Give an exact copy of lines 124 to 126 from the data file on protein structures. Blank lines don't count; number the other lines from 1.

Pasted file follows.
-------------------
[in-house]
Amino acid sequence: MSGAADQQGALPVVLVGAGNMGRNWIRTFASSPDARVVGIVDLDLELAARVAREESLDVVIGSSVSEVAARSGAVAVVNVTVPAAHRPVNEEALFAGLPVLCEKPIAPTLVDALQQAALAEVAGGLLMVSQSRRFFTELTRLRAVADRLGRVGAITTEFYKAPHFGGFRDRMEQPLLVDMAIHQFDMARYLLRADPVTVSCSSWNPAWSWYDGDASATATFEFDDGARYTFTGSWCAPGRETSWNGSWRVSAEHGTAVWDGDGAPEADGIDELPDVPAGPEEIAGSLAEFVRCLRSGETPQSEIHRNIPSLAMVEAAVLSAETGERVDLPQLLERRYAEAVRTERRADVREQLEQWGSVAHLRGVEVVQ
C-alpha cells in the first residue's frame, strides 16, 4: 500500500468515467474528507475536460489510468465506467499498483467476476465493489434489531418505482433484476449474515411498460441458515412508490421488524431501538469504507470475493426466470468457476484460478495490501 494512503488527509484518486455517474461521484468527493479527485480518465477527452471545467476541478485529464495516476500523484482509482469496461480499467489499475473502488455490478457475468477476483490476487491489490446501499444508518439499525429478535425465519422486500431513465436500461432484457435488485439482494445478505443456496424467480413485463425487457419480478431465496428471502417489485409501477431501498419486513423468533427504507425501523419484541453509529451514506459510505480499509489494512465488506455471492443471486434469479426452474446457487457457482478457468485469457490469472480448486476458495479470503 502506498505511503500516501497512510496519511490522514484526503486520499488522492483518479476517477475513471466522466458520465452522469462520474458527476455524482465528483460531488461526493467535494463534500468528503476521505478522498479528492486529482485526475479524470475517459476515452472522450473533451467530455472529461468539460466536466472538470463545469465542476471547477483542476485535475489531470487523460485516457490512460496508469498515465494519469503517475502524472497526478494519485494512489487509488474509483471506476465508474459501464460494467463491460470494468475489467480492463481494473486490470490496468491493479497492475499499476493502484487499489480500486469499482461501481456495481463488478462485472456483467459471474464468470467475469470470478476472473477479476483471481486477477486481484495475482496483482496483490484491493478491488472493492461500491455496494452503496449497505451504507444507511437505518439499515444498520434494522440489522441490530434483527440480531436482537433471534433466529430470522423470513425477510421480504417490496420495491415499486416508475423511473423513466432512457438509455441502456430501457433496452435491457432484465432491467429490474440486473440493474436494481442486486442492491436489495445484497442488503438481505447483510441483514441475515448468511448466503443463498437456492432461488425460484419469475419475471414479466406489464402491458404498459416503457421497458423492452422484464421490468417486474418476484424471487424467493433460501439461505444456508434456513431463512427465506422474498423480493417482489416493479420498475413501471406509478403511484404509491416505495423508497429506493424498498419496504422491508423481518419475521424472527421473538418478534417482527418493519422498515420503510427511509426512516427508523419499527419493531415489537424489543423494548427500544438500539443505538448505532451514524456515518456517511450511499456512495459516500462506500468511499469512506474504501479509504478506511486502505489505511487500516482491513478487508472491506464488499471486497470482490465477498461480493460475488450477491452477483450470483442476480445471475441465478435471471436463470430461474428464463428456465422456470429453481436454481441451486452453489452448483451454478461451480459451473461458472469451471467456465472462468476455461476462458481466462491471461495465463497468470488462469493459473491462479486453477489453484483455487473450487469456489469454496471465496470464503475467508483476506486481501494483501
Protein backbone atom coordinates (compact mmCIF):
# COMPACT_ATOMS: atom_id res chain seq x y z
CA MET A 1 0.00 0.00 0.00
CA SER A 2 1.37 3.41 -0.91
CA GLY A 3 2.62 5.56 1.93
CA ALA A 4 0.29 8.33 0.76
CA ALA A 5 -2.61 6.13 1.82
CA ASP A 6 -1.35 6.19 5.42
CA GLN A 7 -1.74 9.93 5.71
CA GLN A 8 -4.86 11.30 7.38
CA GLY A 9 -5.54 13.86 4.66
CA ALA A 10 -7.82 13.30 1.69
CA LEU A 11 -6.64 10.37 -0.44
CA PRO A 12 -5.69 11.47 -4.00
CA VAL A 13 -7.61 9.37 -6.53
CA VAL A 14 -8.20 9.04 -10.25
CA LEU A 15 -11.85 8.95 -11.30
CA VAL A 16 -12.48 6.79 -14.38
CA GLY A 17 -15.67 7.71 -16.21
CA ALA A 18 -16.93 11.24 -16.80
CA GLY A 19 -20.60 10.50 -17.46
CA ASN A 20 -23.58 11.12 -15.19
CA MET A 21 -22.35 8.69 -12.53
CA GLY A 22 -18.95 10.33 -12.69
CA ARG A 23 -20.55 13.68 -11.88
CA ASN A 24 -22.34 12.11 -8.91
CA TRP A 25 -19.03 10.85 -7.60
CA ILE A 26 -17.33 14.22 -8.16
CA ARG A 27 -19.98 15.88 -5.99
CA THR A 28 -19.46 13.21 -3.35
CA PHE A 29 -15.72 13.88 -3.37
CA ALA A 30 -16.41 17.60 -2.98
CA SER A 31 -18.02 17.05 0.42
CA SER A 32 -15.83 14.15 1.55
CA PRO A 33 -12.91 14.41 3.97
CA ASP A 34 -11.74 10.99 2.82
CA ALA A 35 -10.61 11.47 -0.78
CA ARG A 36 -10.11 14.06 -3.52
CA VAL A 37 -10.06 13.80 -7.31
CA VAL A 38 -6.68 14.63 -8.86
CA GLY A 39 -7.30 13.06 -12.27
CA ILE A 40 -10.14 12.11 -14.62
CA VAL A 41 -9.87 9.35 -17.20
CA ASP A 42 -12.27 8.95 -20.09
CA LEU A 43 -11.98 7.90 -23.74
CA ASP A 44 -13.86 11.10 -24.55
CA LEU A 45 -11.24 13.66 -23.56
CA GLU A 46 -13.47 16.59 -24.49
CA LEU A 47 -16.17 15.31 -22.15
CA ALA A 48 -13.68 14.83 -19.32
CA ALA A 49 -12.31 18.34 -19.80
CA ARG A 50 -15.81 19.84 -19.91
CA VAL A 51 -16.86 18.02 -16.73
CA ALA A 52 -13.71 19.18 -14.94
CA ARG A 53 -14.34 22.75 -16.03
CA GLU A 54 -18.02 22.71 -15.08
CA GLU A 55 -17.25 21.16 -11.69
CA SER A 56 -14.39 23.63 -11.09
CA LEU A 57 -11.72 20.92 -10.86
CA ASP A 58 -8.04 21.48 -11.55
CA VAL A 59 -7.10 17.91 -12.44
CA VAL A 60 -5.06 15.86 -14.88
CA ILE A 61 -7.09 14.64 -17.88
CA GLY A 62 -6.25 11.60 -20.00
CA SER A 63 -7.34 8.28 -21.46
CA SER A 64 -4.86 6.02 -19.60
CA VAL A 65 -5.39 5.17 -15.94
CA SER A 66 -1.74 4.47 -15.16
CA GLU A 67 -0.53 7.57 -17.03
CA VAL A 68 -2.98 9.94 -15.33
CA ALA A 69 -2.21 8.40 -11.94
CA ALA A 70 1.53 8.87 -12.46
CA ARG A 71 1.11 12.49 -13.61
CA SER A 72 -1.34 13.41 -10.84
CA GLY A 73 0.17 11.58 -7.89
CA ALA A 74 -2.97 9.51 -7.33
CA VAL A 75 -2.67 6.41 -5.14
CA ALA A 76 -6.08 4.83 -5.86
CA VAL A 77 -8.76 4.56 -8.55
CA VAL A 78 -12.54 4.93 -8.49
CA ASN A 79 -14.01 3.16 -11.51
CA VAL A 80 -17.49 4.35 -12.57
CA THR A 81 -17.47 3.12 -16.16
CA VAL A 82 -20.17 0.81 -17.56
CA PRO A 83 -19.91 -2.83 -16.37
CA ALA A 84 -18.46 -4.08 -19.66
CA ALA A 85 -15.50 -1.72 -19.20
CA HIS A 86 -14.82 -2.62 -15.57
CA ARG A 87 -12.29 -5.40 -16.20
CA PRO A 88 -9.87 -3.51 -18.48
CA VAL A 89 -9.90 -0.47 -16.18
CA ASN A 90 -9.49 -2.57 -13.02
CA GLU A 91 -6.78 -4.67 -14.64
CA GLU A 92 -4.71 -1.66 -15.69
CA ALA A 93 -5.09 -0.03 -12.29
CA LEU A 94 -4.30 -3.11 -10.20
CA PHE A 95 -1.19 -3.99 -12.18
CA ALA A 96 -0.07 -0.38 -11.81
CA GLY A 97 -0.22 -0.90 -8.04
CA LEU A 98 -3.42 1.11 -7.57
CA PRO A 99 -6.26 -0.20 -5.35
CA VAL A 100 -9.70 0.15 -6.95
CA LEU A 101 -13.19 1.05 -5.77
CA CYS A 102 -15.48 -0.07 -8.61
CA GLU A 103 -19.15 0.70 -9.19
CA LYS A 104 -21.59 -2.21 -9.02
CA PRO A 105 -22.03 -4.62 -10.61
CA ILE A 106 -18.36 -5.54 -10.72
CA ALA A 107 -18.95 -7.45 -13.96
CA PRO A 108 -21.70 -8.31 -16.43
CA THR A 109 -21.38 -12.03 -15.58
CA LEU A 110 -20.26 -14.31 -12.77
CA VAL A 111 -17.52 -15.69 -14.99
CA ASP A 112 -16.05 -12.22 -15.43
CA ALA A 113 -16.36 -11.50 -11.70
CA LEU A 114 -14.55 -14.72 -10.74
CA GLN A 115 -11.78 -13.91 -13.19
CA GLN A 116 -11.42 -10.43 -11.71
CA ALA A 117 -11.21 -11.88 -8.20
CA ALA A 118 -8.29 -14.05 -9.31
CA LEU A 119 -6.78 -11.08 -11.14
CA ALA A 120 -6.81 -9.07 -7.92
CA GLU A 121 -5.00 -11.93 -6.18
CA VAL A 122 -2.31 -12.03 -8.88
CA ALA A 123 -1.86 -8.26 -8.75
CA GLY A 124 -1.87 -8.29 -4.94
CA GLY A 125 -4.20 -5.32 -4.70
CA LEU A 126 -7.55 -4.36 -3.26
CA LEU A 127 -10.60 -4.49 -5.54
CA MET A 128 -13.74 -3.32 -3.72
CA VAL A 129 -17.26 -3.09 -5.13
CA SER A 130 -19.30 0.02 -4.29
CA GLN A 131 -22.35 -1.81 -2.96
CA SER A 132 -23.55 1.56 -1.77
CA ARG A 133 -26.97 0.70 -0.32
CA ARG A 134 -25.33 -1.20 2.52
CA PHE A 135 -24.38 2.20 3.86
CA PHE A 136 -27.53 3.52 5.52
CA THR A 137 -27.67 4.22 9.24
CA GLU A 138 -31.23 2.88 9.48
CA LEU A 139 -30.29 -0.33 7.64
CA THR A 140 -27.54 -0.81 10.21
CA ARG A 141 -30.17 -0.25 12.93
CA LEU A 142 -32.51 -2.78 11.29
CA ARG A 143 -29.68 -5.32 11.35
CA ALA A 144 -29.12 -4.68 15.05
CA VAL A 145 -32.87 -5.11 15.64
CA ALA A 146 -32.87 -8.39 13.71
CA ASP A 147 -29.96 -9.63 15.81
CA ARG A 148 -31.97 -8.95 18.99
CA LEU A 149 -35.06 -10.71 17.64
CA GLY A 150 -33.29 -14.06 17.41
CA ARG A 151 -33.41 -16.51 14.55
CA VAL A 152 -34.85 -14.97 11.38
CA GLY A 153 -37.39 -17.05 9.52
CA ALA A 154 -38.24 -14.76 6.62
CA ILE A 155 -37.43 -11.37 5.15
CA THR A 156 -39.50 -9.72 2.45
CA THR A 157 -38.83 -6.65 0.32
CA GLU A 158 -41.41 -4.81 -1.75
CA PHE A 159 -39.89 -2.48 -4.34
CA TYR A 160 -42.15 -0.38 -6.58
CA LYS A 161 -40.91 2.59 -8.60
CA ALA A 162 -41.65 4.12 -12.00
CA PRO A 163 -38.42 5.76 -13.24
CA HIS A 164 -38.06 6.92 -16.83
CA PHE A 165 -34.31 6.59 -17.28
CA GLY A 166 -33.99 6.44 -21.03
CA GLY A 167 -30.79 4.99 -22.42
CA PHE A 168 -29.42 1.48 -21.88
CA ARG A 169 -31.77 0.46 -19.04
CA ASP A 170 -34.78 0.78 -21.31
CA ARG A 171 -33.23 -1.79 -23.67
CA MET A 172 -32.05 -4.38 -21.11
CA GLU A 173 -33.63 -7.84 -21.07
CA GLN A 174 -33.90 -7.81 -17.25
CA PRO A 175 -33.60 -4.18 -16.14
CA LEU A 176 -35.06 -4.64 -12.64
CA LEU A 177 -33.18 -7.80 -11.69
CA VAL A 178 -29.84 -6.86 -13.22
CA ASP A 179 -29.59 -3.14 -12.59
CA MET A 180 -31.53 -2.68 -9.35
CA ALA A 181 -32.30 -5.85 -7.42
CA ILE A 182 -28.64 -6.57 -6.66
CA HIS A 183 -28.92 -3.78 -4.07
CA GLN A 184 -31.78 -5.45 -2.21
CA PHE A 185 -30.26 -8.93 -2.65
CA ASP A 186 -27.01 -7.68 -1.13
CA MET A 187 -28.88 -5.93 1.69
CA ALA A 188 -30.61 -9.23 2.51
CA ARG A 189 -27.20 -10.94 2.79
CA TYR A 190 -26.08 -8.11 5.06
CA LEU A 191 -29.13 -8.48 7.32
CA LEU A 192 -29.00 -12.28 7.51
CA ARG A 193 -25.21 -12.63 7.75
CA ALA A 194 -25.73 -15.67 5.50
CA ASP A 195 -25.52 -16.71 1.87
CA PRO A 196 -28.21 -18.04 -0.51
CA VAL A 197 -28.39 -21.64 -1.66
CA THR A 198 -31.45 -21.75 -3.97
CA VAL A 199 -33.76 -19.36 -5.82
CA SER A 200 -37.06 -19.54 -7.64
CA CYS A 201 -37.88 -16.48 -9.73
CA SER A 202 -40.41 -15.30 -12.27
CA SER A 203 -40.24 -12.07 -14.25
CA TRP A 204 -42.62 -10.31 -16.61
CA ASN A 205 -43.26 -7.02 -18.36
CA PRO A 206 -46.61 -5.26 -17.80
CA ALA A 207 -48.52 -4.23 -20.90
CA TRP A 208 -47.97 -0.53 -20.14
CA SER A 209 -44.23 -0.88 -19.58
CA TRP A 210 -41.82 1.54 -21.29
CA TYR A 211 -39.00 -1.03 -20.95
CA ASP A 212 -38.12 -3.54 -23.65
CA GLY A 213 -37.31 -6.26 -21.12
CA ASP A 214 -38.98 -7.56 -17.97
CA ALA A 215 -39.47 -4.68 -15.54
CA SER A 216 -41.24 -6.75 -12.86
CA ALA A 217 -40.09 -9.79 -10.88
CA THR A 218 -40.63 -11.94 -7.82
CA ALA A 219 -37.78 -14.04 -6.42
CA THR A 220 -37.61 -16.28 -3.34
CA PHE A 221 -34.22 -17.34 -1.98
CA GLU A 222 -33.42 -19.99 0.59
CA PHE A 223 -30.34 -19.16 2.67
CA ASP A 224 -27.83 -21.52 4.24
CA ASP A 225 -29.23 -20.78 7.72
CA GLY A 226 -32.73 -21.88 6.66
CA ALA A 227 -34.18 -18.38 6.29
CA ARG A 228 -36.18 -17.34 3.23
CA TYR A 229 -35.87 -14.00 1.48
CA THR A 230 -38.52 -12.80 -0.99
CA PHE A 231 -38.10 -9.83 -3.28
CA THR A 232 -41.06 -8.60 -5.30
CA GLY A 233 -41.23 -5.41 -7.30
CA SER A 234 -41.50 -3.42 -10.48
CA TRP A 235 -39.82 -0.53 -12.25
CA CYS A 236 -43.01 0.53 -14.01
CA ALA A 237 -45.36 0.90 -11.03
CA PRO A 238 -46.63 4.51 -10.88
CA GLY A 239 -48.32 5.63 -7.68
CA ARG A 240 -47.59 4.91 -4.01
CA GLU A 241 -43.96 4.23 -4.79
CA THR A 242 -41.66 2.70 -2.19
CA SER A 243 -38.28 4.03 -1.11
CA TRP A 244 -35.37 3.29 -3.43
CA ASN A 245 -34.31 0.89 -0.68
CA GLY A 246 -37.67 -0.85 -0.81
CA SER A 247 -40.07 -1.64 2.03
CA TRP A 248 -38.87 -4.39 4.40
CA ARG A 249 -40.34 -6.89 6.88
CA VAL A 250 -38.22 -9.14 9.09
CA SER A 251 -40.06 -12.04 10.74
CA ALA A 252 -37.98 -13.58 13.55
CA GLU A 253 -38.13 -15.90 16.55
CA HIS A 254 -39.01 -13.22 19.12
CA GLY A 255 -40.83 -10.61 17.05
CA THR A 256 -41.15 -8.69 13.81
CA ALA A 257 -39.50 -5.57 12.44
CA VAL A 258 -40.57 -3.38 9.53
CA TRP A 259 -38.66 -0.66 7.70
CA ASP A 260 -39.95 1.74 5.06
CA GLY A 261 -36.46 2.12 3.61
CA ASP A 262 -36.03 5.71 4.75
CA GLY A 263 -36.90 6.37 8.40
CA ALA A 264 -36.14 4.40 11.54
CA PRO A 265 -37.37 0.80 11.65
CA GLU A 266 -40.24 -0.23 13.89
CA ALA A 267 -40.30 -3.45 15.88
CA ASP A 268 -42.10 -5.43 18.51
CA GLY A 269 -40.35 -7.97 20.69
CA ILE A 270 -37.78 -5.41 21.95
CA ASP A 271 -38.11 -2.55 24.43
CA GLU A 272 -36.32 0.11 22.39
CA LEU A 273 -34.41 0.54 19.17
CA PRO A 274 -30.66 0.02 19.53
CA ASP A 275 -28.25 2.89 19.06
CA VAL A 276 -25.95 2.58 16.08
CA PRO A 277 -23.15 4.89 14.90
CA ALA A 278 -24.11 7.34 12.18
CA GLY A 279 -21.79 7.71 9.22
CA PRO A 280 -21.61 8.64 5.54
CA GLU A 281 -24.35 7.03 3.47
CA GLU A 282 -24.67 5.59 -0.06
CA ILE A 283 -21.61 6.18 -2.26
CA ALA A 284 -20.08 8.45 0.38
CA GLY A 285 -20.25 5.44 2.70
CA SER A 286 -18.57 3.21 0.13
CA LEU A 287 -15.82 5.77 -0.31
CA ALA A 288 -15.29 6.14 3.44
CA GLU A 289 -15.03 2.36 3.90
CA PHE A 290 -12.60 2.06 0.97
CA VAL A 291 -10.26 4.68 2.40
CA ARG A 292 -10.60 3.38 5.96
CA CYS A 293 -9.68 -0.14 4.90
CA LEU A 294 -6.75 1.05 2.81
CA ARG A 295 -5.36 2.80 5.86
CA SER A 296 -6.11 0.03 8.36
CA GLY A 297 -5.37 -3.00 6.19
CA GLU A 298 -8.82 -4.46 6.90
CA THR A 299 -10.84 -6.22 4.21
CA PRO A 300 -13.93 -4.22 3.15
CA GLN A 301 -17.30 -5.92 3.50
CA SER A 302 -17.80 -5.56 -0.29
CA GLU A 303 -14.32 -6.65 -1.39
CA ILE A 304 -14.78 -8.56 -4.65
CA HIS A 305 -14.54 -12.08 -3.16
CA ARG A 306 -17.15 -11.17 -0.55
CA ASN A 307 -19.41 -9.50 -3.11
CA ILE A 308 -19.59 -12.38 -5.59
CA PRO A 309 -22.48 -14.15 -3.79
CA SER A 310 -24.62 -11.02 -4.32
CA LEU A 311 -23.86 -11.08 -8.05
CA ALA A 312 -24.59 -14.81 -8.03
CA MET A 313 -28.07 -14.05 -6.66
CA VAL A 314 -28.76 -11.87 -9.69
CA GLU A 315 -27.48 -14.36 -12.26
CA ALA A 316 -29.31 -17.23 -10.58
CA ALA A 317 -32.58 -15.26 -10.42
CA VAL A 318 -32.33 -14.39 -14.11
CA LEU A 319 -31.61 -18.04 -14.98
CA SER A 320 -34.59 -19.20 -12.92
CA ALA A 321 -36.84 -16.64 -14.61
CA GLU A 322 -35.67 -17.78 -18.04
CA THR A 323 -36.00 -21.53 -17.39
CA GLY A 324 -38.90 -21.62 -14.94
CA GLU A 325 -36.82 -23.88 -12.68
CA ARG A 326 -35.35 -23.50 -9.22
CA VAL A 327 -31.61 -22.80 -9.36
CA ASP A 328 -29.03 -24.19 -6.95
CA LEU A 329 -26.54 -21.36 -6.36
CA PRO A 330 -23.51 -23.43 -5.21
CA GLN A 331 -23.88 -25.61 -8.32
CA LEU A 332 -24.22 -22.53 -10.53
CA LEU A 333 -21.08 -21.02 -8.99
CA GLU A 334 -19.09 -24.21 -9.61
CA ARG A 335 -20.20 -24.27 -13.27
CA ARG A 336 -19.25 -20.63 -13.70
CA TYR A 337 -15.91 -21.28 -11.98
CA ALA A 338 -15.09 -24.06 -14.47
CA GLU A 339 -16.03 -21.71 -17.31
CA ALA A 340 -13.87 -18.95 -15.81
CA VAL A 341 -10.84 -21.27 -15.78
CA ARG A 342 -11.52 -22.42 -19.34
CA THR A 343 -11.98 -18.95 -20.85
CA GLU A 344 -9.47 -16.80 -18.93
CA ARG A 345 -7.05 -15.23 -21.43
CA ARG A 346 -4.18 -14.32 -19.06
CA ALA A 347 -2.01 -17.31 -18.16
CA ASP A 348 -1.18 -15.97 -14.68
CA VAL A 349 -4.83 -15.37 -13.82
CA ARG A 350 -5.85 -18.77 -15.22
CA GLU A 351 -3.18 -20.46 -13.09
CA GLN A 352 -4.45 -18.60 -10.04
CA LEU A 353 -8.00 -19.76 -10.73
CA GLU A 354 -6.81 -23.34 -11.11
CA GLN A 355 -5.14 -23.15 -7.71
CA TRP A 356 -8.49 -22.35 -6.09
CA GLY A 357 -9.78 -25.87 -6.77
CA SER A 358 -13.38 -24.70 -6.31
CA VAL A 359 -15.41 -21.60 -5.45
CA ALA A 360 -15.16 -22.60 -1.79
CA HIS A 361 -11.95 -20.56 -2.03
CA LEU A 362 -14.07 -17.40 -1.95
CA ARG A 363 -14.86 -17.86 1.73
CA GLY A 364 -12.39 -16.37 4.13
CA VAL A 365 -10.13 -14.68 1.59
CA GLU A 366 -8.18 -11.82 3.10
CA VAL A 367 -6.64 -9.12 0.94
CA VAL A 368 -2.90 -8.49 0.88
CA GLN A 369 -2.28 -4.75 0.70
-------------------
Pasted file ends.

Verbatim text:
CA LEU A 119 -6.78 -11.08 -11.14
CA ALA A 120 -6.81 -9.07 -7.92
CA GLU A 121 -5.00 -11.93 -6.18